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More on Patents, Apple, Evil and Hypocrisy
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jducoeur
Thanks to laurion for pointing me at John Gruber's excellent article about patents, and the Apple / HTC case in particular. It's a little long, but well worth the read: it is a very measured examination of the concept of software patents, which essentially comes to the conclusion that, while software patents are legitimate in principle, the majority of them are for the wrong thing -- patents on relatively vague ideas, not really on novel and innovative implementations as they should be.

He then goes over to the Apple vs. HTC smartphone case, and makes some of the same points I did last week, but also points out that this whole thing doesn't smell like a legal dispute, but like a personal one: that Steve Jobs appears to be personally aggrieved that Apple's design concepts are being taken up by other companies. Frankly, I think he's probably right: this patent suit violates the industry norm of patent detente, so one suspects there has to be a reason for that. I'd guess that Jobs is taking a lot of (justifiable) pride in Apple's design skill, and is lashing out at the companies that have built off of it.

Which on the one hand is understandable; but on the other, is the *rankest* hypocrisy I've seen in some time. Those of us who have been around a while remember what turned Apple from a hobbyist's company into a powerhouse -- the introduction of the Macintosh, most of whose ideas were directly ripped off from Xerox. Yes, Apple put it all together well, and did a great job of marketing it, but let's be clear: most of what was regarded as innovative in the Mac was stuff that Xerox PARC had been cooking up over the previous decade, and sharing pretty freely. (This is why many of us snorted when Apple got huffy about the introduction of Windows: most of what they were complaining about, they hadn't invented in the first place.)

All of which just strengthens my feeling that this move crosses my personal "evil" line, at least for the software industry. Apple appears to have forgotten their own roots as a company that took the great design ideas of others and built on them: now that they *are* the great design laboratory, they are trying to prevent just the kind of sharing that created them, and which helps the industry to thrive.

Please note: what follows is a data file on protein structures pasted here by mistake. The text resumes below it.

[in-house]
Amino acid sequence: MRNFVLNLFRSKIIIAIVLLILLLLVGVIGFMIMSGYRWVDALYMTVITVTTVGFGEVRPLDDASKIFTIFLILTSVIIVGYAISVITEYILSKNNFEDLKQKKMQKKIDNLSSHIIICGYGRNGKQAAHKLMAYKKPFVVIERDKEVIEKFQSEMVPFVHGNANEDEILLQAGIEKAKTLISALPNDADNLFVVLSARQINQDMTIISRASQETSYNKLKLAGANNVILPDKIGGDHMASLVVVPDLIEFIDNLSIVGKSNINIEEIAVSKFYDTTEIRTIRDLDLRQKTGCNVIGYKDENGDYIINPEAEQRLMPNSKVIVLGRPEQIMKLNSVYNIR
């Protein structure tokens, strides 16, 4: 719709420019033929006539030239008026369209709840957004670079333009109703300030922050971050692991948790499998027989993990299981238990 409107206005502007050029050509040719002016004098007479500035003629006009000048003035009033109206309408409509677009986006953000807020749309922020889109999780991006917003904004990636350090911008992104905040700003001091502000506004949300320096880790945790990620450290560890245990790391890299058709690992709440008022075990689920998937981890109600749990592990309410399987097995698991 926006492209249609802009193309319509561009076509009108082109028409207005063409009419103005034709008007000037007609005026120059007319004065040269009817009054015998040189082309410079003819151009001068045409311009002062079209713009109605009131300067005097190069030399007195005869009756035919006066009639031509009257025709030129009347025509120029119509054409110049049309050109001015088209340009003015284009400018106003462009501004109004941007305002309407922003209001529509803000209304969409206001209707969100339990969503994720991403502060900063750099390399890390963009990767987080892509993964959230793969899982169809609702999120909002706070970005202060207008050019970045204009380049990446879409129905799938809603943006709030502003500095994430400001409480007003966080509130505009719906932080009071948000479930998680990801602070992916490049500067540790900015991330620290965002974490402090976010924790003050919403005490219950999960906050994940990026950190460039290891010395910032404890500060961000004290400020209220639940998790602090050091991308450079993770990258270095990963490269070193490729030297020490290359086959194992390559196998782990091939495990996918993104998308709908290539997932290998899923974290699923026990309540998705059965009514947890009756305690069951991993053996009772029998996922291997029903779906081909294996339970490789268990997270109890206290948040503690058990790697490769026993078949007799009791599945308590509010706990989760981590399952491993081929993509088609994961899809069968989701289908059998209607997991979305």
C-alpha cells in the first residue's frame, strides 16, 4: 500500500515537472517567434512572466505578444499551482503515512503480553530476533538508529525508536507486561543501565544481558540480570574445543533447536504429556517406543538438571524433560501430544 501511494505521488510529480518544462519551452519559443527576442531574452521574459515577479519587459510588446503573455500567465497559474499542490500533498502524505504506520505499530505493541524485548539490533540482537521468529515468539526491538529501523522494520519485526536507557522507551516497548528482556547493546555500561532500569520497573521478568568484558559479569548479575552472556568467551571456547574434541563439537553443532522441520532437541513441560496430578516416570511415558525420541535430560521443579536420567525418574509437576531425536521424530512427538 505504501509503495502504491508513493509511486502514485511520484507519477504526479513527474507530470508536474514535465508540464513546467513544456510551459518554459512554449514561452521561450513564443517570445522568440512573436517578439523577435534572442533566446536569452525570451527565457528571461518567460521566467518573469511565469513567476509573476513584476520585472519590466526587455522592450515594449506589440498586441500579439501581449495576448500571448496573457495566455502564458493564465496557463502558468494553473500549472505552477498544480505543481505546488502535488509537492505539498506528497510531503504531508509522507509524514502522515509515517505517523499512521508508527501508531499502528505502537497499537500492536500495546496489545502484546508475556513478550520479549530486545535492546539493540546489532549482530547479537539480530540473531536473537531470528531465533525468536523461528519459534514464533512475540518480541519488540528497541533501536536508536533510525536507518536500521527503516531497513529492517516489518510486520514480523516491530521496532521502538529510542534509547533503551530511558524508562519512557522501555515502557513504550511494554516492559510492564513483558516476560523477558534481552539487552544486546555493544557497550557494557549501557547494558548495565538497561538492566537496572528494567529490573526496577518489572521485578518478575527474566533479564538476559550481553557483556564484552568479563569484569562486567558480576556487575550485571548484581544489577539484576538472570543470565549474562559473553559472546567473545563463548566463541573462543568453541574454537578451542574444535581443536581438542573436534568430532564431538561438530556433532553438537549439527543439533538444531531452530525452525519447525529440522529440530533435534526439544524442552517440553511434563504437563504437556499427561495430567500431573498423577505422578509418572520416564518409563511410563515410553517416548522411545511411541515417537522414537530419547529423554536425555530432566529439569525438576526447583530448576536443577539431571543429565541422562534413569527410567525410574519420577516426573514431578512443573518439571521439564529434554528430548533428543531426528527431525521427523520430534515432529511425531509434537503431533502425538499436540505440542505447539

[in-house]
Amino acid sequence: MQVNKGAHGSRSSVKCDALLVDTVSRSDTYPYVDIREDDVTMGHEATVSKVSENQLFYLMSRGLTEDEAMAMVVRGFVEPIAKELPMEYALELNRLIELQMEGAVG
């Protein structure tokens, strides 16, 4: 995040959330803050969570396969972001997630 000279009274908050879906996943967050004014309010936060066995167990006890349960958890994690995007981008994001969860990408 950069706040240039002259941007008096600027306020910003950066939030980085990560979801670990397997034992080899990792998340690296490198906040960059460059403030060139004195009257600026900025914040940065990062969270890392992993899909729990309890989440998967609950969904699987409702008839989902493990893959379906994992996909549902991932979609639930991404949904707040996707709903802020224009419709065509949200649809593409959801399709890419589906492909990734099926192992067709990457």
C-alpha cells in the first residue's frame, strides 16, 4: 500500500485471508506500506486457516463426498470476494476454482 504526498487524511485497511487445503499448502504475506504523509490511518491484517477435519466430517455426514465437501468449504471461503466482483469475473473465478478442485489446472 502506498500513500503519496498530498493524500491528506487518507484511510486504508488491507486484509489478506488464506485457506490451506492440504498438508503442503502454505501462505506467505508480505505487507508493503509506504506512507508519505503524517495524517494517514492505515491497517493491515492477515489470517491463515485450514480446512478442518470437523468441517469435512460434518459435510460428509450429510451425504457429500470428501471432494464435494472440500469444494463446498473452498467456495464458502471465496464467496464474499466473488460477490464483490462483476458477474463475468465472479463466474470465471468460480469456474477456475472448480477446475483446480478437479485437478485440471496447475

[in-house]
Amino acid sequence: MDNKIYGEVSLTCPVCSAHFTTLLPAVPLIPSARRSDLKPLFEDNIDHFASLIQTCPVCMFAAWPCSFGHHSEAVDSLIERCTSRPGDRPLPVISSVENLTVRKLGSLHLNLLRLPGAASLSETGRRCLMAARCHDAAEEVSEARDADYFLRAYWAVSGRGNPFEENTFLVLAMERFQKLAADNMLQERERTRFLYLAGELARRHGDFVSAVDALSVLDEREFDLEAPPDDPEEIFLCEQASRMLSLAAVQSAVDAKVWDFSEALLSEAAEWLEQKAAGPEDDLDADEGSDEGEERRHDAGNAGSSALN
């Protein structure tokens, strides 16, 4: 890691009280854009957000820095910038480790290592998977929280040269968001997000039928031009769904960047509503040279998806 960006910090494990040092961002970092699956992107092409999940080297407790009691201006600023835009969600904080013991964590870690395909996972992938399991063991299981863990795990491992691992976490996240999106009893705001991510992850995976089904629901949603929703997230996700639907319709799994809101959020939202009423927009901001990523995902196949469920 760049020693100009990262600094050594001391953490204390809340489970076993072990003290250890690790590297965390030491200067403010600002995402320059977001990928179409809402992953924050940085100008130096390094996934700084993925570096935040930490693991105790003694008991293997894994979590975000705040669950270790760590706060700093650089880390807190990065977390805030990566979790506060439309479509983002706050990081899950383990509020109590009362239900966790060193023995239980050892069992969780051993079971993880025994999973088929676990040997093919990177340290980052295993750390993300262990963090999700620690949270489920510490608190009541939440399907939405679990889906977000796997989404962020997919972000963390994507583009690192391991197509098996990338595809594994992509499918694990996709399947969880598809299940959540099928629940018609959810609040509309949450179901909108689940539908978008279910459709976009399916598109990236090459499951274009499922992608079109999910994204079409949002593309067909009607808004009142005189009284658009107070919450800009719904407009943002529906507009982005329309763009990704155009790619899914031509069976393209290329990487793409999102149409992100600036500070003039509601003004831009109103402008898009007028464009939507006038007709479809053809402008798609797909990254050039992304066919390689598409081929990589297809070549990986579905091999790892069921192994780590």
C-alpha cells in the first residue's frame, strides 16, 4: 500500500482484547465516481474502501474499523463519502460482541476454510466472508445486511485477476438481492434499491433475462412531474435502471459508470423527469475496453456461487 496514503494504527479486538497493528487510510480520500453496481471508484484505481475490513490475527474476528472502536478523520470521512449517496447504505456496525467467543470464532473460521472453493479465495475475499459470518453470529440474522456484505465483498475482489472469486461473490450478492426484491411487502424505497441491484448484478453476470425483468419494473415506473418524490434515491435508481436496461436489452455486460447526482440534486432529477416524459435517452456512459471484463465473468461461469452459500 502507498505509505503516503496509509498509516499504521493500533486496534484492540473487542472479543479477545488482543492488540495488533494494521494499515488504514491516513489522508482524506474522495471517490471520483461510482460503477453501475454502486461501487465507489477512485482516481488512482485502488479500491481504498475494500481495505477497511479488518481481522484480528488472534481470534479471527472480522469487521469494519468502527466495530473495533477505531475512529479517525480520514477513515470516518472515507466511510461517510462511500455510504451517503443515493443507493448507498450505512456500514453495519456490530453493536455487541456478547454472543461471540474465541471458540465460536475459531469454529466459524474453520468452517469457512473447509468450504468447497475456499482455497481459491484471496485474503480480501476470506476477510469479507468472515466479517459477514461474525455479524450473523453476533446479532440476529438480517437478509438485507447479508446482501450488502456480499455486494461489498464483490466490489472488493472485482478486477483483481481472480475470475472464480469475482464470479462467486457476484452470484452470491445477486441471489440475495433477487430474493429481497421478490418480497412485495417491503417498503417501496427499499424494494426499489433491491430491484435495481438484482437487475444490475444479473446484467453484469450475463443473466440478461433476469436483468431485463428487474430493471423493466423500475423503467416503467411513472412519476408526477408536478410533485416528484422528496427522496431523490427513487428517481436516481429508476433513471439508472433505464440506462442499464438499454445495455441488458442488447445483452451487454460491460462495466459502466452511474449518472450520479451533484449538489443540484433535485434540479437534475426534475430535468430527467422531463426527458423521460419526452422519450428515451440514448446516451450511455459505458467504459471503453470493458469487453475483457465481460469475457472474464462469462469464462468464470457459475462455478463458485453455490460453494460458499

(Really, I want to see a parody ad, with The Apple Guy as a cranky old man, lashing out at the new kid in his yard...)

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"Apple appears to have forgotten their own roots as a company that took the great design ideas of others and built on them: now that they *are* the great design laboratory, they are trying to prevent just the kind of sharing that created them, and which helps the industry to thrive."

Most large organizations try and stamp out whatever allowed them to come into existence, as a way of discouraging competition. Most of them don't pay attention to the health of the ecosystem in which they are embedded; but they *do* pay strong attention to their market share inside that ecosystem. Even if their actions tend towards the shrinkage or eventual destruction of the ecosystem.

Most large organizations try and stamp out whatever allowed them to come into existence

E.g., democracy.


John Gruber is one of my favorite Apple pundits. He's thoughtful, comprehensive, and doesn't subscribe to blind fandom. He congratulates Apple when they get things right, and condemns them when they get things wrong, as in this case.

Those of us who have been around a while remember what turned Apple from a hobbyist's company into a powerhouse -- the introduction of the Macintosh, most of whose ideas were directly ripped off from Xerox.

Xerox was part owner of Apple when that happened, and made good money off that deal.

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